14. Resource Sharing Within Single Node • Not all UAV tasks need to be loaded at the same time • Selectively loading tasks as needed reduces costs by: • Eliminating unneeded computation • Allowing for smaller FPGAs • A run-time system or operating system must intervene to coordinate loading of tasks • Constraint-based dynamic FPGA configuration writing, a two-dimensional geometric packing problem. • Fast packing heuristics must be used: Best Fit, Bottom Left, Bazargan's, Minkowski Sum • Minkowski Sum considered to be best. Reasonably fast and does not introduce much fragmentation of FPGA surface.

  15. Resource Sharing Within Single Node • Minkowski sum chosen for application allocation • Can be used to allocate non-rectangular cores on FPGA • Good handling of holes left over after a portion of the FPGA has been de-allocated • Good run-time performance characteristics

  16. Resource Sharing Within Single Node • Dynamic Partial Reconfiguration (PR) • Needed for dynamic allocation of portions of the FPGA surface. • Currently impractical due to technological limitations. • Current FPGAs with support for PR not easily capable of handling non-rectangular regions. • Simulated PR implemented to compensate for these deficiencies. Checkpointing used.

  17. Resource Sharing Within Single Node • Checkpointing for PR • Entire FPGA configuration is saved. Tasks store their state in off-FPGA memory. • Saved configuration is modified to deallocate unused areas and allocate new applications, then entire FPGA is reconfigured. Task states are reloaded from memory.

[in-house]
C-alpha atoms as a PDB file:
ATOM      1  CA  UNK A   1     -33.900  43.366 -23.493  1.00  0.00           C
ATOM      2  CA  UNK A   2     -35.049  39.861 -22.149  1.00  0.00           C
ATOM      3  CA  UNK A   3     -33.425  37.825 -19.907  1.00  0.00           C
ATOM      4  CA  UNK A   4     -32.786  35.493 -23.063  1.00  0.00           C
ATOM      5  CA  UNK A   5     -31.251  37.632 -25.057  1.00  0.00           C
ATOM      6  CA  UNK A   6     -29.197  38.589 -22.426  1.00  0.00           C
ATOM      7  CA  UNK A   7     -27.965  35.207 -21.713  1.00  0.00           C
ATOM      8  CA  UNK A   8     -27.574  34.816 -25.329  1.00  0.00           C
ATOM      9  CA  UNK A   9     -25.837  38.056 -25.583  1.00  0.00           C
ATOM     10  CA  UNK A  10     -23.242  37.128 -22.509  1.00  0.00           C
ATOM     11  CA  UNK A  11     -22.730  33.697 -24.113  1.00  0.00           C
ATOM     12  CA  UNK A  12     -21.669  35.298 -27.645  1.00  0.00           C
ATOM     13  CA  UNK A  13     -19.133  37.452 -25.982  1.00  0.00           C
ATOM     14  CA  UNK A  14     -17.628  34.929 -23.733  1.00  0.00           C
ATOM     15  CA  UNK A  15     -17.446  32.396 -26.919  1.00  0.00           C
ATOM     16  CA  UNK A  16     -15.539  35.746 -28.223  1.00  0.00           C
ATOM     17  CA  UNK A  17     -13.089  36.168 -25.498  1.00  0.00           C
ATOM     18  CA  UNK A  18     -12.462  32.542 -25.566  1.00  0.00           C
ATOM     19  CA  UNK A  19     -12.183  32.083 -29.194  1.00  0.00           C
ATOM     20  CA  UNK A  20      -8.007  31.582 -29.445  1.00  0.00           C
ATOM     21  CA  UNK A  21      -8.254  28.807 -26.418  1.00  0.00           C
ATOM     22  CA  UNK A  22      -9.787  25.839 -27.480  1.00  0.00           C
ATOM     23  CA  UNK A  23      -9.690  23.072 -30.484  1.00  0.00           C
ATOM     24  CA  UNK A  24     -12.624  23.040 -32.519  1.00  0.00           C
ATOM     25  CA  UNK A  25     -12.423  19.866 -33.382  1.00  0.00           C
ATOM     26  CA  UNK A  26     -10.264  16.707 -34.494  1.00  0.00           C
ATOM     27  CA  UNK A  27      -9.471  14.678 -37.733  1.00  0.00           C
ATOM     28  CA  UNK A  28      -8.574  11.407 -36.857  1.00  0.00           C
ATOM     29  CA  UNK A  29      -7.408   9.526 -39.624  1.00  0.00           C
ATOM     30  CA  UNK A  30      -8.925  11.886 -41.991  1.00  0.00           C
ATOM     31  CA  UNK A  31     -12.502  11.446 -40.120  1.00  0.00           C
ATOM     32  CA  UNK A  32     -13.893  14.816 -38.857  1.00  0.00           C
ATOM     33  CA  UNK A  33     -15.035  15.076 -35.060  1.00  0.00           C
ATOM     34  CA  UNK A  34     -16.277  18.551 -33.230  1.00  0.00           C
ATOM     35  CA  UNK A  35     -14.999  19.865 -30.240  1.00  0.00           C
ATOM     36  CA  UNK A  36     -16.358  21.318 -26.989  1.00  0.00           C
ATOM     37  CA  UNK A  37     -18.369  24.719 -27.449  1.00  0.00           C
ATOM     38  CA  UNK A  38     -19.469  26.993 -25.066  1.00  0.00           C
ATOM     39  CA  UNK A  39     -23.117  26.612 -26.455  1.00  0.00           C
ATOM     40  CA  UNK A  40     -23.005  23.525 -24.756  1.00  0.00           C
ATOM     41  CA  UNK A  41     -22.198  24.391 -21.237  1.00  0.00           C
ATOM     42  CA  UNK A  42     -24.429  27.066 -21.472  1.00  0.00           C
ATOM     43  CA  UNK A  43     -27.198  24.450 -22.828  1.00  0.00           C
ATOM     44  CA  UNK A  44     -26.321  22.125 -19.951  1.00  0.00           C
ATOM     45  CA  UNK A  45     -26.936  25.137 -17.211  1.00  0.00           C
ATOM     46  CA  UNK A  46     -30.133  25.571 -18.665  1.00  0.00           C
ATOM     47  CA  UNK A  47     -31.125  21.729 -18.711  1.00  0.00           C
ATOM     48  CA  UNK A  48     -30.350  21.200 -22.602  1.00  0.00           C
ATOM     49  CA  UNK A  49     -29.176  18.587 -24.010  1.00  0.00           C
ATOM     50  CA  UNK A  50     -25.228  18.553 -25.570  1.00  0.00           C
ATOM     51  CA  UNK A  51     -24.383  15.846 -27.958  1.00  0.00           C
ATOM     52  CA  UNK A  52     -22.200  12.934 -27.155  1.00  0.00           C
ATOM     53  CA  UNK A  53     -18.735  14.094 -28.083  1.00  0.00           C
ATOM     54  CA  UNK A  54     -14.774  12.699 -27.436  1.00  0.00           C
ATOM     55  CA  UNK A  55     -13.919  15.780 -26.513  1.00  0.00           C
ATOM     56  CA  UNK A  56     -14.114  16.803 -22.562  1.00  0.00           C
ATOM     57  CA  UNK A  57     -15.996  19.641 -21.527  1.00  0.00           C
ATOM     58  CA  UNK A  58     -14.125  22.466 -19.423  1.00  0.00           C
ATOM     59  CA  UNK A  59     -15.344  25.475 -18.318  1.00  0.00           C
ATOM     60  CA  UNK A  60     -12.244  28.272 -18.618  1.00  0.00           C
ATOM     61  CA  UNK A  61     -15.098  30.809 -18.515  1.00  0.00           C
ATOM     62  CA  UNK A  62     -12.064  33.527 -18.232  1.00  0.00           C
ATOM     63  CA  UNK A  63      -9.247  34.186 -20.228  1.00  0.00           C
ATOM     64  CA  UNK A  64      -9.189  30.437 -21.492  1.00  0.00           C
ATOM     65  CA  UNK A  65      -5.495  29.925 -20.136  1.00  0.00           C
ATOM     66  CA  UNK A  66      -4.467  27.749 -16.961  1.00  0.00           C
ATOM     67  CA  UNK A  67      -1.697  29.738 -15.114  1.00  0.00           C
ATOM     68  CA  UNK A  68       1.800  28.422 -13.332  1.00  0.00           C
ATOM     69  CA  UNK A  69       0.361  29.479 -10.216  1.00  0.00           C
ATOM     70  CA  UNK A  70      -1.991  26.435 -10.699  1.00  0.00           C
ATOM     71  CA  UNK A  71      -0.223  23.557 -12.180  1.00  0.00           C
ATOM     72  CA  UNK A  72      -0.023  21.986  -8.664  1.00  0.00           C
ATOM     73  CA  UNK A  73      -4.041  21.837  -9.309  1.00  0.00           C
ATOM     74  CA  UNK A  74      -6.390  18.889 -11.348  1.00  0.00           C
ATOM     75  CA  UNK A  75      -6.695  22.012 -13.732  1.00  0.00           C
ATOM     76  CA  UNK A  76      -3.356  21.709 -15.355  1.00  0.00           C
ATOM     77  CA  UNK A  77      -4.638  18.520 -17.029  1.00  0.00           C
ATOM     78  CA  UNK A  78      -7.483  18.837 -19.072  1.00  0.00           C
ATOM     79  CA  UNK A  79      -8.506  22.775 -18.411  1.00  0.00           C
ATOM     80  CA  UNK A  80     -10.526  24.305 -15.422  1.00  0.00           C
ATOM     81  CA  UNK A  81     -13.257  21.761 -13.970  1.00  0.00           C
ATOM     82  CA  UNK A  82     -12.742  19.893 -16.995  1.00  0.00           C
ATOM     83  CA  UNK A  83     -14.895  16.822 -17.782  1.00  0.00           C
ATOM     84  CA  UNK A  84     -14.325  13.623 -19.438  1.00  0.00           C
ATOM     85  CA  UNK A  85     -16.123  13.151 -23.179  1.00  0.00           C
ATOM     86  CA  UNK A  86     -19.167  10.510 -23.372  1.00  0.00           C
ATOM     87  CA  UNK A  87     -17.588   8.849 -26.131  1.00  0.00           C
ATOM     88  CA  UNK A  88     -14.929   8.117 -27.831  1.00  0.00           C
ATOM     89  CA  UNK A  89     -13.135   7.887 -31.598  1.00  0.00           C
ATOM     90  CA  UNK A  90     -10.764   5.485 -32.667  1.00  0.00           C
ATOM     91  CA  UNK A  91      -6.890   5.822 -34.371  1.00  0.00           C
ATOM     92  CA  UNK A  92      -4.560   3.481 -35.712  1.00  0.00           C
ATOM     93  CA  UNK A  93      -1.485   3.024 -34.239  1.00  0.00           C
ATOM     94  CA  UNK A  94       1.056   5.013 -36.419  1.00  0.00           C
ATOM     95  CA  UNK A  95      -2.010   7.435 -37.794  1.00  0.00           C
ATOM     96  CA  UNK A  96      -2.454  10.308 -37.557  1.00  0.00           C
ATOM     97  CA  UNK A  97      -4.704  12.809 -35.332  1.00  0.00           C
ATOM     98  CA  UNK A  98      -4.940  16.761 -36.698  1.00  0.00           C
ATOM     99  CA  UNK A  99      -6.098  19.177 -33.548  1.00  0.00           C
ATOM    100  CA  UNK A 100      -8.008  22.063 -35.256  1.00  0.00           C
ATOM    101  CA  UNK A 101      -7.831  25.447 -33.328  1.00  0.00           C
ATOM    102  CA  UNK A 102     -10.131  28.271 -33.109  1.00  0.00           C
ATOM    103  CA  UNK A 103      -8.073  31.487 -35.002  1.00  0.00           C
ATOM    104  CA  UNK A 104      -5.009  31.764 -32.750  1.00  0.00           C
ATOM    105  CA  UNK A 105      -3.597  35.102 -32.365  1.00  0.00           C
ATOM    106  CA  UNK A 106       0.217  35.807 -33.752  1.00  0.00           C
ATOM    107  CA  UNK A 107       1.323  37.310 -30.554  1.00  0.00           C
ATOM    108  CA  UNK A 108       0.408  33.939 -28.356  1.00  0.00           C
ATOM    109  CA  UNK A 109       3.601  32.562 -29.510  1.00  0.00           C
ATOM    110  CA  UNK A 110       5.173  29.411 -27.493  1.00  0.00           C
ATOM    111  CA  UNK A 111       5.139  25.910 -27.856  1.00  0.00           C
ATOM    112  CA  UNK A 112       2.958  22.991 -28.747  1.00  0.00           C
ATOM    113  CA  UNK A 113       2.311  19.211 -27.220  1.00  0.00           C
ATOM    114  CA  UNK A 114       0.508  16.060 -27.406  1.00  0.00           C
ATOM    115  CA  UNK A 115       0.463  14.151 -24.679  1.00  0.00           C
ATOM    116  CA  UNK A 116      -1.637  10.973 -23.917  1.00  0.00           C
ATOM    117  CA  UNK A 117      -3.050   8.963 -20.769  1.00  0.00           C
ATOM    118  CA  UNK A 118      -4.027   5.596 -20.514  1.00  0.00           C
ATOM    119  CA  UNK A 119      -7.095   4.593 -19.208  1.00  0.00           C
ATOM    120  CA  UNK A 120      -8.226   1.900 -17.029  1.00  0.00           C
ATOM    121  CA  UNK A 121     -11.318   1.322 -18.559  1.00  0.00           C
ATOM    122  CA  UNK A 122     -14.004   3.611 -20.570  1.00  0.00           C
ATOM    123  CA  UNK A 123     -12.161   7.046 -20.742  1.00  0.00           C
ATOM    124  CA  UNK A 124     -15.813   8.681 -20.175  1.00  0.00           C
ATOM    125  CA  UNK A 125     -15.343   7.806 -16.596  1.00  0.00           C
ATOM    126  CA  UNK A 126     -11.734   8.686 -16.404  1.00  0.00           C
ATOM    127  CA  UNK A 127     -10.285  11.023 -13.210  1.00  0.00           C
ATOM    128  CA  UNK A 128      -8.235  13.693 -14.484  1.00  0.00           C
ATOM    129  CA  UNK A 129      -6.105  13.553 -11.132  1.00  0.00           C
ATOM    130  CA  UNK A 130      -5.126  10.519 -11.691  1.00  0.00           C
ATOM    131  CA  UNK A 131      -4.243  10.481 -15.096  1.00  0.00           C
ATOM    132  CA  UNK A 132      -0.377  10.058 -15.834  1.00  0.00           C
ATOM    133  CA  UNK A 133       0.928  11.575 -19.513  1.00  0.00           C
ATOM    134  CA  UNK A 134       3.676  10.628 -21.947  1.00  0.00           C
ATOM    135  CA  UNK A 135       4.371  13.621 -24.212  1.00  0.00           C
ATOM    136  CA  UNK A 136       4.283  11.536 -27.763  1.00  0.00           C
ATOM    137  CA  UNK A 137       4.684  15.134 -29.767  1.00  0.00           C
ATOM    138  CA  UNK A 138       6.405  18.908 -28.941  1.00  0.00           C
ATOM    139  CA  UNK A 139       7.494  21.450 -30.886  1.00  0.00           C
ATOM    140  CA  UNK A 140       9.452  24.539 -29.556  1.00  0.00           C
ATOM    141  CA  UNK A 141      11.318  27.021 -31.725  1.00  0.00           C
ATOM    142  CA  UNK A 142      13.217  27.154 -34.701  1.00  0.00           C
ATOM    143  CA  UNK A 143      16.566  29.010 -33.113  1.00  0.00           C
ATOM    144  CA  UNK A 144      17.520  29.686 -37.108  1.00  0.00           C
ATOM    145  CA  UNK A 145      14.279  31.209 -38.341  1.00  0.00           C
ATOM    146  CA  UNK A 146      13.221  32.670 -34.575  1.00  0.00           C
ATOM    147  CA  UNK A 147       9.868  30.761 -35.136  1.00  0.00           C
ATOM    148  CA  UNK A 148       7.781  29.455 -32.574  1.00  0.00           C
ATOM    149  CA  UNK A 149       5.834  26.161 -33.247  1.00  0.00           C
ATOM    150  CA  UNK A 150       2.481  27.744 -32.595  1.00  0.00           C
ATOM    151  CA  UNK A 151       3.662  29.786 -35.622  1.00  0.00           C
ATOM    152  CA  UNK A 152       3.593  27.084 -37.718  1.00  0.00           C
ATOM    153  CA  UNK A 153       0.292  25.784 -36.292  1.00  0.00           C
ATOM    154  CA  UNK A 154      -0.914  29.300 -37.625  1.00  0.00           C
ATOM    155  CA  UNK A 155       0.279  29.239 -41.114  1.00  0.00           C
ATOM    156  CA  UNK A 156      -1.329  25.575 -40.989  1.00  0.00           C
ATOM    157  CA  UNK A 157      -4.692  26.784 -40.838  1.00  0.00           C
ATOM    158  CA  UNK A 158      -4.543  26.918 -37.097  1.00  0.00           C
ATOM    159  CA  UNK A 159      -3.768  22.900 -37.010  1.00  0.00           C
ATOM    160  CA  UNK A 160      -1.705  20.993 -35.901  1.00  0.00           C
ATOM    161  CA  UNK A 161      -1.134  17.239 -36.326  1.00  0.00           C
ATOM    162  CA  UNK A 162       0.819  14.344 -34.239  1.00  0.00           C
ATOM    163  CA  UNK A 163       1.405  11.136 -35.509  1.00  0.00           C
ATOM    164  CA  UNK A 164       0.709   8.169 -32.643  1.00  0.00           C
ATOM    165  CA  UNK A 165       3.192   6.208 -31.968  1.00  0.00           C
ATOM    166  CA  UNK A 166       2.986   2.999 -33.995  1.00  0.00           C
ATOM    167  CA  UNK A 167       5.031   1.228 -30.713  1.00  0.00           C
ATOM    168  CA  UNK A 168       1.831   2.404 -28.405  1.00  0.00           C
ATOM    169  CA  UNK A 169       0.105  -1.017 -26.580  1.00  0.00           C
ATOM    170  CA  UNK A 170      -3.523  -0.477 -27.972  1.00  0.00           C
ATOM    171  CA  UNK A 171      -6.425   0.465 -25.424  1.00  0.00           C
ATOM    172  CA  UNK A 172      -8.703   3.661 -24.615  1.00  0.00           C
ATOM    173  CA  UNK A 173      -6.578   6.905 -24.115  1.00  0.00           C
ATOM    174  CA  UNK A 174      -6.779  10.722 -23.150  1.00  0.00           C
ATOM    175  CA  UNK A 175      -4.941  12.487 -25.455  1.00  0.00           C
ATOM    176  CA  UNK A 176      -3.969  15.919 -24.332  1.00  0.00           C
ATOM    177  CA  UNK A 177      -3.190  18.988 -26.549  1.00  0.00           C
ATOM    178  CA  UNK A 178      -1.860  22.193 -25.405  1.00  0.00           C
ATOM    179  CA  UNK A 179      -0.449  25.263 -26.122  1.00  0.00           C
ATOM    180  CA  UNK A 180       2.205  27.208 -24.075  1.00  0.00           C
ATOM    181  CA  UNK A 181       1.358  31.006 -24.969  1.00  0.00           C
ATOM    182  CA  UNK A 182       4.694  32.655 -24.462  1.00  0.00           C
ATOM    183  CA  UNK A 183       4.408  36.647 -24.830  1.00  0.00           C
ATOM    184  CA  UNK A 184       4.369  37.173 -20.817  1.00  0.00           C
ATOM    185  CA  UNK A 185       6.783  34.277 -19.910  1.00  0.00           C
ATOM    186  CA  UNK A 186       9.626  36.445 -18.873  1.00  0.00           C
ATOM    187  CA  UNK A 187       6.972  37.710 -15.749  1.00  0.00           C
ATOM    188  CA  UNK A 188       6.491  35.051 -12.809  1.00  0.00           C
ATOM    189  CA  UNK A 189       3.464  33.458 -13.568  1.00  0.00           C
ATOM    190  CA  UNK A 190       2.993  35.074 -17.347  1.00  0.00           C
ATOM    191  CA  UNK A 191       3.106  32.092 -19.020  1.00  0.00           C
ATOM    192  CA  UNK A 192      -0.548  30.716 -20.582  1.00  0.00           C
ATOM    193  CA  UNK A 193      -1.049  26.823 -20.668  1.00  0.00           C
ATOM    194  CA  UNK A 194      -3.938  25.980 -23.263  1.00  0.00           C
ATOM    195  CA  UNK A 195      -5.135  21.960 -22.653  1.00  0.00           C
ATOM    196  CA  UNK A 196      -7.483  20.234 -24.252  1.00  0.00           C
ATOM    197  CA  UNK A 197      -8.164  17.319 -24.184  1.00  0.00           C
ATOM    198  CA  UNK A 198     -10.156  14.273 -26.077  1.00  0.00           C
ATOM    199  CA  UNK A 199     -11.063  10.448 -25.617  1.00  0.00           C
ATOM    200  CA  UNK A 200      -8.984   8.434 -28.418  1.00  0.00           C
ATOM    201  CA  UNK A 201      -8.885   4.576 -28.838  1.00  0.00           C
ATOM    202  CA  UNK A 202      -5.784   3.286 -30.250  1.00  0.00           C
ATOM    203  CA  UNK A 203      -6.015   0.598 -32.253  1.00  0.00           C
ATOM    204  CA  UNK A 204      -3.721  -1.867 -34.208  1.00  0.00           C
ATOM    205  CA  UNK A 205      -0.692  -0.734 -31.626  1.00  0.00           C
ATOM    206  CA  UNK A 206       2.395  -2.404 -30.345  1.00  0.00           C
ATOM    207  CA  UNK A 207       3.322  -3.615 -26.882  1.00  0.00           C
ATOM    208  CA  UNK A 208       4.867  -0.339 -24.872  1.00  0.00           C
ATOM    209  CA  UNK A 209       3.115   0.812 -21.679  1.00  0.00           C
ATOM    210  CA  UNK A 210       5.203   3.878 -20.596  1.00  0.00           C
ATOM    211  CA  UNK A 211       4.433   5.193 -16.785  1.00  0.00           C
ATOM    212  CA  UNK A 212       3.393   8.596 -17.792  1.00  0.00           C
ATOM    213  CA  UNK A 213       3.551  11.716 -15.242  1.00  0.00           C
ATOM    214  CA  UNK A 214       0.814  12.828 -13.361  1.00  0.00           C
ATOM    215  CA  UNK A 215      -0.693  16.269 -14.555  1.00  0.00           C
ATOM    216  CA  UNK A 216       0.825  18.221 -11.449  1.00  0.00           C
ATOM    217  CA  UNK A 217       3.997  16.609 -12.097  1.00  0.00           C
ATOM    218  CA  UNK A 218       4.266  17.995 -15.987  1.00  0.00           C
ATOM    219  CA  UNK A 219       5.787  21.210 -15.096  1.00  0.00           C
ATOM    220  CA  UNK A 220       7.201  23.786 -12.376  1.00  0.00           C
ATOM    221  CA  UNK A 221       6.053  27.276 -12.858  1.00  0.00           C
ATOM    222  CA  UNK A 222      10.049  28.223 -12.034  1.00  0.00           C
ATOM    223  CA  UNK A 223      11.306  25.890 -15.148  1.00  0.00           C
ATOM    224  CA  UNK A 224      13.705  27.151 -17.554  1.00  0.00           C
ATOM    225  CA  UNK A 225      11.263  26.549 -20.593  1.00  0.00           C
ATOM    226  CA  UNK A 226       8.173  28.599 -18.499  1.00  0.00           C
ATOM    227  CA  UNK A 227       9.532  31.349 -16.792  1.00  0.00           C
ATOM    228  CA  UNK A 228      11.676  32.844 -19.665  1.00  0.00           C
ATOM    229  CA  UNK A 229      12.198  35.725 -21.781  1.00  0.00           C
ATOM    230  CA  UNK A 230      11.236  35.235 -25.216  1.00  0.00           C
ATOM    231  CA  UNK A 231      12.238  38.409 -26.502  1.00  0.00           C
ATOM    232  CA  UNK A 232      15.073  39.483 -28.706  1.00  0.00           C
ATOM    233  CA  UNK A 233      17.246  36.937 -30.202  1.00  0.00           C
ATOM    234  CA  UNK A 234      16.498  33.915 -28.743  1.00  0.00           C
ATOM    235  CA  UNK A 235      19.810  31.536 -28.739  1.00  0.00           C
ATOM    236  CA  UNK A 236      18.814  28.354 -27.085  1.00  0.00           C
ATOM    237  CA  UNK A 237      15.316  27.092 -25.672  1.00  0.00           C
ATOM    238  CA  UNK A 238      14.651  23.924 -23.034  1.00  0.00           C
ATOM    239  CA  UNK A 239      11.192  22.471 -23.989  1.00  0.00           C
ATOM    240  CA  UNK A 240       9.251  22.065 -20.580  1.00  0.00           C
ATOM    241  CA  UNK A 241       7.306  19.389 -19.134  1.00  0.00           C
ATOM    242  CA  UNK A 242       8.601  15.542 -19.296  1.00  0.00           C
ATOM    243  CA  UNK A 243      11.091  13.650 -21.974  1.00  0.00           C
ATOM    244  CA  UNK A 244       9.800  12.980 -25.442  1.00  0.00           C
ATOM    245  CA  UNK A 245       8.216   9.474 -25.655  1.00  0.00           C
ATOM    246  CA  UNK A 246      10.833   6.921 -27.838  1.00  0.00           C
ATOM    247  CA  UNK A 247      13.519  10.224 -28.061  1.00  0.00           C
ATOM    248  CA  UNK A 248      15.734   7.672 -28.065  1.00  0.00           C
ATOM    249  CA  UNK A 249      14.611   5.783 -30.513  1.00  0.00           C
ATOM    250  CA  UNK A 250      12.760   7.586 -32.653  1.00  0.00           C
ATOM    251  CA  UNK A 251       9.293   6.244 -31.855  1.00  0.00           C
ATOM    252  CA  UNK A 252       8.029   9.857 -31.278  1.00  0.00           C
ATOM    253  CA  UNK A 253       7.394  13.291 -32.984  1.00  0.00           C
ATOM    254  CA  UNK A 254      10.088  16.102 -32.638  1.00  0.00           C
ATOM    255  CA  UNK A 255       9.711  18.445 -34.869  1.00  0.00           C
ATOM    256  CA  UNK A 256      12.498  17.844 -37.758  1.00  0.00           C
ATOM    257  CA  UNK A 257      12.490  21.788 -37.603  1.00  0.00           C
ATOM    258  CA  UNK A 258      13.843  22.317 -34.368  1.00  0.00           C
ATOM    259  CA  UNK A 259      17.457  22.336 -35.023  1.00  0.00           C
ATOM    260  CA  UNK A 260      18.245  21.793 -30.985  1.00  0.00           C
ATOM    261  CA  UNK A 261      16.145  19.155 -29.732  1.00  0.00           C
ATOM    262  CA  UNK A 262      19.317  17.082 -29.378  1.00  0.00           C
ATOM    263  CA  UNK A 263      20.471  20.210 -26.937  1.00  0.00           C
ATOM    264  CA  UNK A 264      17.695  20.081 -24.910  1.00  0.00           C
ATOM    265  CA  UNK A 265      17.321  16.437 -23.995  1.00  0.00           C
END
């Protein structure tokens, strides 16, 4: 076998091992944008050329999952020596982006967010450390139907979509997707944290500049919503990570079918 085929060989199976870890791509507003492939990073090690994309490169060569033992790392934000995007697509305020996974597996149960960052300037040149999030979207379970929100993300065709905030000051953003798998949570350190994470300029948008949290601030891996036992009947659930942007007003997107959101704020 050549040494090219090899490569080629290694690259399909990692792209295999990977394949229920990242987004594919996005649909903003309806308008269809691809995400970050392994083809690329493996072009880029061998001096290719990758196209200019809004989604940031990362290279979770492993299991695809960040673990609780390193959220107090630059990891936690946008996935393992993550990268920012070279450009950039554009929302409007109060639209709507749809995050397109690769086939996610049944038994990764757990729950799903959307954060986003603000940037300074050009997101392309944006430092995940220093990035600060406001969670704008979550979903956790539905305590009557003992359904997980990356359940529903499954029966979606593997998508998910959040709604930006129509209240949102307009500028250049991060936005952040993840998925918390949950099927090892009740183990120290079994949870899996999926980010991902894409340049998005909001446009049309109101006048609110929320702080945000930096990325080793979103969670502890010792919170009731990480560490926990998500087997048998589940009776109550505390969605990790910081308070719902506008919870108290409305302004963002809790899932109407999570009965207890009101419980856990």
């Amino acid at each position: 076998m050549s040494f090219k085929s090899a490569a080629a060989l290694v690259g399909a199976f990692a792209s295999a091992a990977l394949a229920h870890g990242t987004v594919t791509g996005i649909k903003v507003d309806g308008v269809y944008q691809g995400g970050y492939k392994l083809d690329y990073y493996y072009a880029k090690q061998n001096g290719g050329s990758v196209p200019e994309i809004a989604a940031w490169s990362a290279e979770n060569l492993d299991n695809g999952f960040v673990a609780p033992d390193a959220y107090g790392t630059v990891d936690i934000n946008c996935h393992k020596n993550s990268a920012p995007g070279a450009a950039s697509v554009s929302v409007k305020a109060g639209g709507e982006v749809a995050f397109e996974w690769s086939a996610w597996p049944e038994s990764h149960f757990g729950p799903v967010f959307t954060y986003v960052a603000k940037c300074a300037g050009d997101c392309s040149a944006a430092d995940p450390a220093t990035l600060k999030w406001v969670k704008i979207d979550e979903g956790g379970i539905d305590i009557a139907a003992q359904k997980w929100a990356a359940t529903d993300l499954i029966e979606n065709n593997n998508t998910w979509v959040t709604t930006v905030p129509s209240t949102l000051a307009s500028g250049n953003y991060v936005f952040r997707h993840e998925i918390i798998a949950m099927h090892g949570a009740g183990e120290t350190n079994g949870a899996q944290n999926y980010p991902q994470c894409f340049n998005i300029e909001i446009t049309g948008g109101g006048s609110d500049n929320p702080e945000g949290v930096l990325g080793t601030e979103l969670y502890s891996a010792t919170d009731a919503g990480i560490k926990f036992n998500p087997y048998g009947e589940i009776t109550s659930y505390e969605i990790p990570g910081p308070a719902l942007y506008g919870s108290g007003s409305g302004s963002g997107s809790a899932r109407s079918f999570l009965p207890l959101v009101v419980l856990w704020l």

18. Resource Sharing Within Single Node • Checkpointing Implementations • Cooperative • Run-time system notifies tasks that they should take a checkpoint. Run-time system waits until all tasks finish checkpoint. • Risk: an unresponsive task can cause entire system to hang • Pre-emptive • Tasks periodically take their own checkpoints. Run-time system can then force a reconfiguration at any arbitrary time. • Easier for task developers to interface with since there is no need to handle reconfiguration interrupt sent by system. • Chosen over cooperative checkpointing due to increased run-time safety and decreased implementation complexity.

  19. Resource Sharing Within Single Node • Sharing off-chip memory among applications • Three necessary components indentified: • On-chip network • Wiring definitions • Read-write request protocols • Arbitrator • Manages accesses of multiple tasks to shared external memory • Memory partitioning policy

  20. Resource Sharing Within Single Node Fat Tree Topology • Memory network topologies explored: • Bus • Star • Mesh • Ring • Tree • Fat Tree

  21. Resource Sharing Within Single Node • Memory network topology characteristics: • Ease of implementation • Wire routing cost • Concurrency support • Latency • Scalability • Impact on area allocation

  22. Resource Sharing Within Single Node From favorable to unfavorable: {++, +, 0, - , --}

  23. Resource Sharing Within Single Node • Star topology is the favored topology • Good concurrency support and low latency are highly favored in the UAV swarm scenario, so star topology is selected. • Since UAV swarm scenario does not anticipate the need to run a large number of applications simultaneously, so high wiring cost and poor scalability not seen as an issue here. • In scenarios where a large amount of applications are anticipated, mesh or tree topologies should be explored.